Minnesota's moose population continues to fall

A moose near the BWCA
A moose wades in a small pond in Superior National Forest near the Boundary Waters Canoe Area, Minn. The annual aerial survey released Thursday by the Department of Natural Resources shows the state's moose population dropped from an estimated 4,900 in 2011 to 4,230 in 2012.
AP Photo/Jim Mone

In the face of a declining moose population, the Minnesota Department of Natural Resources says it will reconsider having a moose hunt in the fall.

This winter's aerial survey of moose showed a few positive signs. More cows were accompanied by calves than the year before and more bulls were available to breed with cows.

But overall the moose numbers are declining, and the DNR doesn't know why. The state's moose population dropped from an estimated 4,900 in 2011 to 4,230 in 2012. The population was estimated at 8,840 in 2006 and has been declining since then.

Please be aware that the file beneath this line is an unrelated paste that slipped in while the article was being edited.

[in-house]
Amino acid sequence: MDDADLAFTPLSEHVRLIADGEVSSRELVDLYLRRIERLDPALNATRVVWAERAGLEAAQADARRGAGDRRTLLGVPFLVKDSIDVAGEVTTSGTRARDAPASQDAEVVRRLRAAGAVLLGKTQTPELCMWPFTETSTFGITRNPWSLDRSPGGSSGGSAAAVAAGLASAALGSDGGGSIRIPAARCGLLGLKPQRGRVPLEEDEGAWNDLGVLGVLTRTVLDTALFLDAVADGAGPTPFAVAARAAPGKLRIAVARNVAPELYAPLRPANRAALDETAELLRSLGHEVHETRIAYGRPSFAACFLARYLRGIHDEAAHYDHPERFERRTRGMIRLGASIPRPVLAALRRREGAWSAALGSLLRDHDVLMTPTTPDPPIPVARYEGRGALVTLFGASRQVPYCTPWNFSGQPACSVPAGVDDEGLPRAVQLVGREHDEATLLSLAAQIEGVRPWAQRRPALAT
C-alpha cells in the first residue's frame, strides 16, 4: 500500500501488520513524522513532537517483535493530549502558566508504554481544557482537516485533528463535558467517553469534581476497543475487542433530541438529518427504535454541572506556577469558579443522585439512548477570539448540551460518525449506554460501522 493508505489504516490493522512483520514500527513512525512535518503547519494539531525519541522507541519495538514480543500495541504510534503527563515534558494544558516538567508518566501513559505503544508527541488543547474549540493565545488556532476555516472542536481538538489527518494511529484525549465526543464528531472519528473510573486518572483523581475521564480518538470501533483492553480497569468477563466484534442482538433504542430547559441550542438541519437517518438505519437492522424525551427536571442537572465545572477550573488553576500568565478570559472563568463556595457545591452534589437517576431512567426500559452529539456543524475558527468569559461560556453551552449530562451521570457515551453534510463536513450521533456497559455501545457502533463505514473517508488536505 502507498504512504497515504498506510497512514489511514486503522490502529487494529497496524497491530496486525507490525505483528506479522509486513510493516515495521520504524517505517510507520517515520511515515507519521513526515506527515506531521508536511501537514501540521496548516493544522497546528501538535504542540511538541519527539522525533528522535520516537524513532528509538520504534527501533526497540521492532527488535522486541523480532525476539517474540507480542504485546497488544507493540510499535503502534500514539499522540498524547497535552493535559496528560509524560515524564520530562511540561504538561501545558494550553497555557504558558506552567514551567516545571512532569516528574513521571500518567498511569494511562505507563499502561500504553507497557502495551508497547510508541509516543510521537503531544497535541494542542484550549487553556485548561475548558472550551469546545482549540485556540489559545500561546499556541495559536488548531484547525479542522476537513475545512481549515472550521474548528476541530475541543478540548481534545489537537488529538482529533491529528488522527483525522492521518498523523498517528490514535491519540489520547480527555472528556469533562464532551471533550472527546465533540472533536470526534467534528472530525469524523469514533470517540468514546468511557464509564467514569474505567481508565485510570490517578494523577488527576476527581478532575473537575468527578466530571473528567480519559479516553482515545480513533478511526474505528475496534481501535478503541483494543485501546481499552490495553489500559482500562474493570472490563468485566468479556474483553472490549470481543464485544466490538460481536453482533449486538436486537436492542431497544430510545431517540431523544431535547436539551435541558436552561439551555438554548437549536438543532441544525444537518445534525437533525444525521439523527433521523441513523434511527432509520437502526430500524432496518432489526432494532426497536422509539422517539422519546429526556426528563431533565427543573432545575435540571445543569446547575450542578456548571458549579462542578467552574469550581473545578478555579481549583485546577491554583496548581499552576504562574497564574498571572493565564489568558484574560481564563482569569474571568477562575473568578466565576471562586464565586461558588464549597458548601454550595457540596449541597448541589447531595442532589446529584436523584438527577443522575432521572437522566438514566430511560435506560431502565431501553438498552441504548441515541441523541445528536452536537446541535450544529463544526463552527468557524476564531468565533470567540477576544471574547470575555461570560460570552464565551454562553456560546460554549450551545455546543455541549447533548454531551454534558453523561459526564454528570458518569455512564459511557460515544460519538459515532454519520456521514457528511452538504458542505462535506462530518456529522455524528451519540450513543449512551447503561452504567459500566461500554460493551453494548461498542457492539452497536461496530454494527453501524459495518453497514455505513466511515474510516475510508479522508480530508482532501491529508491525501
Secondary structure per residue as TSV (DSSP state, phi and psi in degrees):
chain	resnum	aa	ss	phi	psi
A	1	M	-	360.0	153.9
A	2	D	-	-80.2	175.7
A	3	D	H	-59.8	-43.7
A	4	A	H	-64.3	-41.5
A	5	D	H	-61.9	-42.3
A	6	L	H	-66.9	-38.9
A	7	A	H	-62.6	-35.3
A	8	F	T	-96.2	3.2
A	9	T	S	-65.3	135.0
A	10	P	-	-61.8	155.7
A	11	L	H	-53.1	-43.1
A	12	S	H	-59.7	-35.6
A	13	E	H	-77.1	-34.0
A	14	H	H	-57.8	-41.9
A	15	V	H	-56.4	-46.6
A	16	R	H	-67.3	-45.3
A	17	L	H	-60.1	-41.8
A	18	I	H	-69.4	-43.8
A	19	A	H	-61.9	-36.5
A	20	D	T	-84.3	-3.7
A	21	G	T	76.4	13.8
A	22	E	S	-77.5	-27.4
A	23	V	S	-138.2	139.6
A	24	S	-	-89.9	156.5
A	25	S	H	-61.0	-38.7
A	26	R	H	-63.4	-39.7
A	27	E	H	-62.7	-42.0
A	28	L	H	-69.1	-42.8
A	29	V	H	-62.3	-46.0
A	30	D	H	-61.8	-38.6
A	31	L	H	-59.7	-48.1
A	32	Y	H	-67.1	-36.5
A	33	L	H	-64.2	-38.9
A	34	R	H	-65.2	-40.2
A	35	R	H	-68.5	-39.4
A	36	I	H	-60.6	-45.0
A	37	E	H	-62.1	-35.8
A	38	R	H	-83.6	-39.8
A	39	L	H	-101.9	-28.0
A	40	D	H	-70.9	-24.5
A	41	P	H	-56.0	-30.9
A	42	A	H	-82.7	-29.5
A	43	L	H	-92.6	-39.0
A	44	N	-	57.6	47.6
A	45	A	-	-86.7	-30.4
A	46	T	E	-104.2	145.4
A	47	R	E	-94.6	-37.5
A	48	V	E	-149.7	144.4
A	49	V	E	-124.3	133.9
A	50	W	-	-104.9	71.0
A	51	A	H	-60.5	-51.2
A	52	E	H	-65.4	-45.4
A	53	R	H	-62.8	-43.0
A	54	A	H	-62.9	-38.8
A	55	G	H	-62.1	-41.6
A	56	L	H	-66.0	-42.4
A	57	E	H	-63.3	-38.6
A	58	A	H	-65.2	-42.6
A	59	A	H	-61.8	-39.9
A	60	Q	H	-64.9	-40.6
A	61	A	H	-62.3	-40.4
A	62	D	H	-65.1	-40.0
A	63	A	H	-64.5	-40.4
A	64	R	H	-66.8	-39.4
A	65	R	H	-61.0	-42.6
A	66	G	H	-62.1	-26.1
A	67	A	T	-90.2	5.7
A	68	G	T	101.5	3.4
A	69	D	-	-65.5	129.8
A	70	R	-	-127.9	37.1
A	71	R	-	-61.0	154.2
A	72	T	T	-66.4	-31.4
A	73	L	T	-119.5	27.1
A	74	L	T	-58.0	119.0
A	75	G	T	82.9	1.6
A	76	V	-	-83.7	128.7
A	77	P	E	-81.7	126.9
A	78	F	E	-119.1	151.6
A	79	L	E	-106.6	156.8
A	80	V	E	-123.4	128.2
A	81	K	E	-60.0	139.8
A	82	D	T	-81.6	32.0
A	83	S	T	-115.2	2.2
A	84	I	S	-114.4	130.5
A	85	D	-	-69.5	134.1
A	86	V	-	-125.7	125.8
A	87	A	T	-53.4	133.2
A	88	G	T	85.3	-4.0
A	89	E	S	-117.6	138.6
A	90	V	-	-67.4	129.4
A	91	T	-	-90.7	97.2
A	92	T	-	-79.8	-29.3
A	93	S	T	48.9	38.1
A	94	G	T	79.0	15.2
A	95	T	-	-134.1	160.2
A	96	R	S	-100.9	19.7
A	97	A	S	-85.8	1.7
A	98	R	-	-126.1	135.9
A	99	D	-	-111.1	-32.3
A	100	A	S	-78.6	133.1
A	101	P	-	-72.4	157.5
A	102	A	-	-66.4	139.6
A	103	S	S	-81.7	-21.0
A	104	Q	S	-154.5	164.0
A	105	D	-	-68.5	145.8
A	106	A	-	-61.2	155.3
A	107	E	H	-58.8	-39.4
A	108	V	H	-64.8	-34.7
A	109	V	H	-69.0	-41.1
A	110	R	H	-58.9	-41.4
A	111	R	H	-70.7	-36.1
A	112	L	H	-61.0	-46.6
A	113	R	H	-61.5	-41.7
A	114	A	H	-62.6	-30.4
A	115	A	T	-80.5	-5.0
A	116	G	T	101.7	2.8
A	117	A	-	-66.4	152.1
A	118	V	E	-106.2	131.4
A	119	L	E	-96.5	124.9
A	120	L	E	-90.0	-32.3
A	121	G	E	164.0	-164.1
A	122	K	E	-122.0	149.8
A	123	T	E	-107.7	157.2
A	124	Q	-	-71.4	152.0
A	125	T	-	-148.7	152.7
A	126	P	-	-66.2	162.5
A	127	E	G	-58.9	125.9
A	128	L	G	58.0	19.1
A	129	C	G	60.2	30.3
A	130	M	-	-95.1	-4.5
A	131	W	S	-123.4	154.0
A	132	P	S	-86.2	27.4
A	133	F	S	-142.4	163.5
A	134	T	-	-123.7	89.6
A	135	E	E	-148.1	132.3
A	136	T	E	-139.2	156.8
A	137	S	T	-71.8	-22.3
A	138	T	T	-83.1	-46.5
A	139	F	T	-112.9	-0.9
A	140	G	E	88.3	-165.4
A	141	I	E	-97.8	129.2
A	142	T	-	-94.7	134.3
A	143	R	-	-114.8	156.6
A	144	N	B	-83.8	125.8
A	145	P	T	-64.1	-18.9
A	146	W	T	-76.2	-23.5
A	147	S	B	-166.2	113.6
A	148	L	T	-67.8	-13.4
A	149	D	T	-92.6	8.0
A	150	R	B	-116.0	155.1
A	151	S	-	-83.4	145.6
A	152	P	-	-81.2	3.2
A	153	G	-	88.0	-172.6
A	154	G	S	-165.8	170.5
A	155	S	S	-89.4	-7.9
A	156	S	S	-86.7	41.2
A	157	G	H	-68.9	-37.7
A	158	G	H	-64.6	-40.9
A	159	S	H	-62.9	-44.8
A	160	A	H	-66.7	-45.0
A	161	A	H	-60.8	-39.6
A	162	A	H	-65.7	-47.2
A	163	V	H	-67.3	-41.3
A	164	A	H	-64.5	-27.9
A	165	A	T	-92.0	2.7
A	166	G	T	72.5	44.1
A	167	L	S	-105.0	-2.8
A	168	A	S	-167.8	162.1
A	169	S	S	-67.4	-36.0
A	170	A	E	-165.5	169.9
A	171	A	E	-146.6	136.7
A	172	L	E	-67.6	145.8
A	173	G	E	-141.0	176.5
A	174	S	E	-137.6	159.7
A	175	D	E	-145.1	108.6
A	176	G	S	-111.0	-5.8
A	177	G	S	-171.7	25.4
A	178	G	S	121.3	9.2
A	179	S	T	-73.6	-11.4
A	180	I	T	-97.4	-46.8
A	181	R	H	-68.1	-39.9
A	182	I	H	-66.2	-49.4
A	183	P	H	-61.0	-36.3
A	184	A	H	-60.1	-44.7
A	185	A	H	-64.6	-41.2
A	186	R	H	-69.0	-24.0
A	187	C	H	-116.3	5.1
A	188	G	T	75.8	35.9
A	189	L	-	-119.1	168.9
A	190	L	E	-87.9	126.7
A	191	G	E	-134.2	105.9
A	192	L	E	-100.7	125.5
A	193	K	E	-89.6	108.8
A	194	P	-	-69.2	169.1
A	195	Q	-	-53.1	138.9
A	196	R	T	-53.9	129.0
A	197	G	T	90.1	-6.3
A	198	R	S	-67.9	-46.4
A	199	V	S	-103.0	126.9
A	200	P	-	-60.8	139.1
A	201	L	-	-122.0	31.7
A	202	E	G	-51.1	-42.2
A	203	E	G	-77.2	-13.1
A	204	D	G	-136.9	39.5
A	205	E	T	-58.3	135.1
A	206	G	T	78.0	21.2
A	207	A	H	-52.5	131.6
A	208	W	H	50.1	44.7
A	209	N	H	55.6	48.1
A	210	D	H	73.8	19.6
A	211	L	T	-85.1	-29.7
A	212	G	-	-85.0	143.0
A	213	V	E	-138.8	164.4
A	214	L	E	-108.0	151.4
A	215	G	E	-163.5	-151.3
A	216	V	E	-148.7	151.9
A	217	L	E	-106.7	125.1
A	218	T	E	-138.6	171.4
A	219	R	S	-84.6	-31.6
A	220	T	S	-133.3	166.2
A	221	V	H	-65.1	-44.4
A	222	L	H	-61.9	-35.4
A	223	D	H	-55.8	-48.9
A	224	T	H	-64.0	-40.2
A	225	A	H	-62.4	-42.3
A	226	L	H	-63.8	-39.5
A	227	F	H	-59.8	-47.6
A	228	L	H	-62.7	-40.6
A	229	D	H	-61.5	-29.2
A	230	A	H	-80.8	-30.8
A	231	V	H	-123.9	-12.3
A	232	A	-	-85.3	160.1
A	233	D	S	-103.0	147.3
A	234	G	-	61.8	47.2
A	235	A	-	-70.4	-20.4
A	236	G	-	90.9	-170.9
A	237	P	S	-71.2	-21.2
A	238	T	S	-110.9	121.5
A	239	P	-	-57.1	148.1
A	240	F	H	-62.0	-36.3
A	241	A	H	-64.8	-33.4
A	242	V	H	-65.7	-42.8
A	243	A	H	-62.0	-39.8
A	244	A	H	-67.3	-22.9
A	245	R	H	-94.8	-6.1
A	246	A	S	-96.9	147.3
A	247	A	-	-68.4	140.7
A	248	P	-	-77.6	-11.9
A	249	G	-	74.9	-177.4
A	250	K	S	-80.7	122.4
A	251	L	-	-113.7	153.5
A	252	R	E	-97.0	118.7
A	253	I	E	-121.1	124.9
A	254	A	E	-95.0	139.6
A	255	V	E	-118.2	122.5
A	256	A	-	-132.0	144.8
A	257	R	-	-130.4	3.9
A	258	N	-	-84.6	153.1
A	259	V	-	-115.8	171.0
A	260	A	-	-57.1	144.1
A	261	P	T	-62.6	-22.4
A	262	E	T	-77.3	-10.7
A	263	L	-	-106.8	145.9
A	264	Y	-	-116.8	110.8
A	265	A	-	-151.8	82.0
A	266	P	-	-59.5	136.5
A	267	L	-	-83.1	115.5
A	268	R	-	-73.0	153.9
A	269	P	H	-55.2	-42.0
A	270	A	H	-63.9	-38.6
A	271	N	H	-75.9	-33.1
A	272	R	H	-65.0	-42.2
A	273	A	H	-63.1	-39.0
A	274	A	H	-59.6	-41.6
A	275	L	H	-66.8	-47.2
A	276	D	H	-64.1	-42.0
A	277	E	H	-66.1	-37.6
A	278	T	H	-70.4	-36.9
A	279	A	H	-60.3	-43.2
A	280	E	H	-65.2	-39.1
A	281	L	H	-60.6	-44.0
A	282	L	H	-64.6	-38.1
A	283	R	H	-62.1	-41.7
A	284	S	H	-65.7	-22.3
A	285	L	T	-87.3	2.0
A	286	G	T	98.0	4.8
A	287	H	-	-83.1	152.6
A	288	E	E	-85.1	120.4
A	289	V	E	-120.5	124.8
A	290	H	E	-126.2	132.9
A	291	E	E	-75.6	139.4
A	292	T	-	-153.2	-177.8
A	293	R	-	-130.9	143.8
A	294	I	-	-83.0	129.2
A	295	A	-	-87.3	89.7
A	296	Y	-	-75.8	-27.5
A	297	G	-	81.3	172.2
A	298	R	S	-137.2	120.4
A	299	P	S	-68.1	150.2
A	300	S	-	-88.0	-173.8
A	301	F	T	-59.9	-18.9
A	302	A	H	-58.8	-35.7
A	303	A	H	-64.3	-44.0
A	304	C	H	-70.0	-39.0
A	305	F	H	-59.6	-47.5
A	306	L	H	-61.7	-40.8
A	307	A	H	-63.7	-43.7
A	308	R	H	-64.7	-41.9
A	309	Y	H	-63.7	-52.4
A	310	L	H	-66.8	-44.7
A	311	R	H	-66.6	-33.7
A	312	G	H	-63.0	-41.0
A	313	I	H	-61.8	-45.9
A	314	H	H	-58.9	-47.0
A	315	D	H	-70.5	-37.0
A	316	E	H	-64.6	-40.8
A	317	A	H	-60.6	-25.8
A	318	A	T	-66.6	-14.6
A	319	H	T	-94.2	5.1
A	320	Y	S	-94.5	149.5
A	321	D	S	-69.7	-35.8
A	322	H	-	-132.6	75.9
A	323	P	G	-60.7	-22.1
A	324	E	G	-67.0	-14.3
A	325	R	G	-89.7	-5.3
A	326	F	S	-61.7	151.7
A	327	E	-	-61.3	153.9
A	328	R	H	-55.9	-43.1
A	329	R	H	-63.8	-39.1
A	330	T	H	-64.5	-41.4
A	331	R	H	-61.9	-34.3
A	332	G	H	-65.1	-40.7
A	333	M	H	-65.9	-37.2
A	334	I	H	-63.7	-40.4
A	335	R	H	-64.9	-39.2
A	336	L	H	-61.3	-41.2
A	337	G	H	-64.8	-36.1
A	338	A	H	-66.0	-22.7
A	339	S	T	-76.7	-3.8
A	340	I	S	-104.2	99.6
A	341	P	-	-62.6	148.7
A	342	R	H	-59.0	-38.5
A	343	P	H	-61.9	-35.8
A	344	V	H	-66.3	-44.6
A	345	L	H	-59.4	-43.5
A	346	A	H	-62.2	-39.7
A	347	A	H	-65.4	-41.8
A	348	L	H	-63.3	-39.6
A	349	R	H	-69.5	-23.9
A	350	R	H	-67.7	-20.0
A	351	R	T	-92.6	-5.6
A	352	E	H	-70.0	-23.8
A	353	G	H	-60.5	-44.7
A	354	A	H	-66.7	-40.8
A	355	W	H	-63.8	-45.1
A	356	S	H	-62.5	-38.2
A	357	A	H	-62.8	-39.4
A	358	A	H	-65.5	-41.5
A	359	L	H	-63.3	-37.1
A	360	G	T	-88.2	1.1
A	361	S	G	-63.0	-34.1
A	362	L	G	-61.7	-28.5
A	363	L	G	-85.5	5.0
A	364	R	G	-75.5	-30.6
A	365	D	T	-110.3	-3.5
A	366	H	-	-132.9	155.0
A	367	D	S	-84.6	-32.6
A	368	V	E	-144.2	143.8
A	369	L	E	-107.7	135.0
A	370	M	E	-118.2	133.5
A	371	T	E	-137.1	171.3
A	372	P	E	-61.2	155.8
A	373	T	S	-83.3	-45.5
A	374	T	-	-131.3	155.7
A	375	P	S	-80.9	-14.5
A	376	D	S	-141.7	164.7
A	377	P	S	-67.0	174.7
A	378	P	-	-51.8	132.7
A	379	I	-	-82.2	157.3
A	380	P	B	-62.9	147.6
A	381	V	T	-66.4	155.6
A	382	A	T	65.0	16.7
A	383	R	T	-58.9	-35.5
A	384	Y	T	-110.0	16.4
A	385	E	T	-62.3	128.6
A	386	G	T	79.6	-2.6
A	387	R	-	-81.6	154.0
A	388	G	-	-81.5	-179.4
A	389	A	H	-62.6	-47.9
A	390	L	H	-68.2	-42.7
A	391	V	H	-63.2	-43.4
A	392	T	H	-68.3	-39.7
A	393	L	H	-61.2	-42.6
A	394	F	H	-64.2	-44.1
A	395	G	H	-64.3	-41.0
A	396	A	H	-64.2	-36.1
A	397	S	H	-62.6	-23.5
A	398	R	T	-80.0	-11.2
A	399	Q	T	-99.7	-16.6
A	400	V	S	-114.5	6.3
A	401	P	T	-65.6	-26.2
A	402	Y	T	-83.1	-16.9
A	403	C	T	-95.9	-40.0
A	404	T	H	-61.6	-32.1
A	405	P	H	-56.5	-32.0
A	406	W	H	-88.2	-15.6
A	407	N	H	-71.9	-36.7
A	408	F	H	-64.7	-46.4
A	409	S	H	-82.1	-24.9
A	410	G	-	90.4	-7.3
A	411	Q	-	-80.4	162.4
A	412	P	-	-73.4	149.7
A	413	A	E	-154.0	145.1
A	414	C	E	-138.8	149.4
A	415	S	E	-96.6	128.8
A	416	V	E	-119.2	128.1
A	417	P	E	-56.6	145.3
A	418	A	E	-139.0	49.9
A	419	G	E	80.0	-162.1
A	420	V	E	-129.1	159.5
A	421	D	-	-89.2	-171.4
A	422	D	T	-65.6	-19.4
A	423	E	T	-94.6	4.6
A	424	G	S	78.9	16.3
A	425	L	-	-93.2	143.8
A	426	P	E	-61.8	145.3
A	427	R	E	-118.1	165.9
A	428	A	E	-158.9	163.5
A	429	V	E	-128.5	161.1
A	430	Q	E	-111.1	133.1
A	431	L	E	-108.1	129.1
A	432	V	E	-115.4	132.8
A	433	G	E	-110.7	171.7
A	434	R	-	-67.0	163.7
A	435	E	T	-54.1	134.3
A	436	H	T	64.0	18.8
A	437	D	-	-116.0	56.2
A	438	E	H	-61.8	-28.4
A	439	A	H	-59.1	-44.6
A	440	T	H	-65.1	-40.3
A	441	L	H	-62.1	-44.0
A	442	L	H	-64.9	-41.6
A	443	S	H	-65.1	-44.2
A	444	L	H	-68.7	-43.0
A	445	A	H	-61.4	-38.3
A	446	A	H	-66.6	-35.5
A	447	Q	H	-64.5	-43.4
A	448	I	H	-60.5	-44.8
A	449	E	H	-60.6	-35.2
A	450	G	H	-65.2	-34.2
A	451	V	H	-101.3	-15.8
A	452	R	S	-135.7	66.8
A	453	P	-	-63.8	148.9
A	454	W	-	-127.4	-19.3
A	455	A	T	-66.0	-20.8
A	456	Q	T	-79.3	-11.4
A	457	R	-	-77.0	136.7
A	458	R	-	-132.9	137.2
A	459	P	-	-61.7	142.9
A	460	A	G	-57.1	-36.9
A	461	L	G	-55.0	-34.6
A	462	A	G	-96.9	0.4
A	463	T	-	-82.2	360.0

The agency says the hunt does not drive the decline — the bulls-only hunt in recent years removes only 2 percent from the fall population.

But biologists are keeping a close eye on the bull-per-cow ratio, and it is hovering at levels that trigger a halt in the hunt, according to the state's moose plan.

Most adult moose die from disease or parasites.

The DNR says it will announce a decision on the hunt in coming weeks.

(The Associated Press contributed to this report.)

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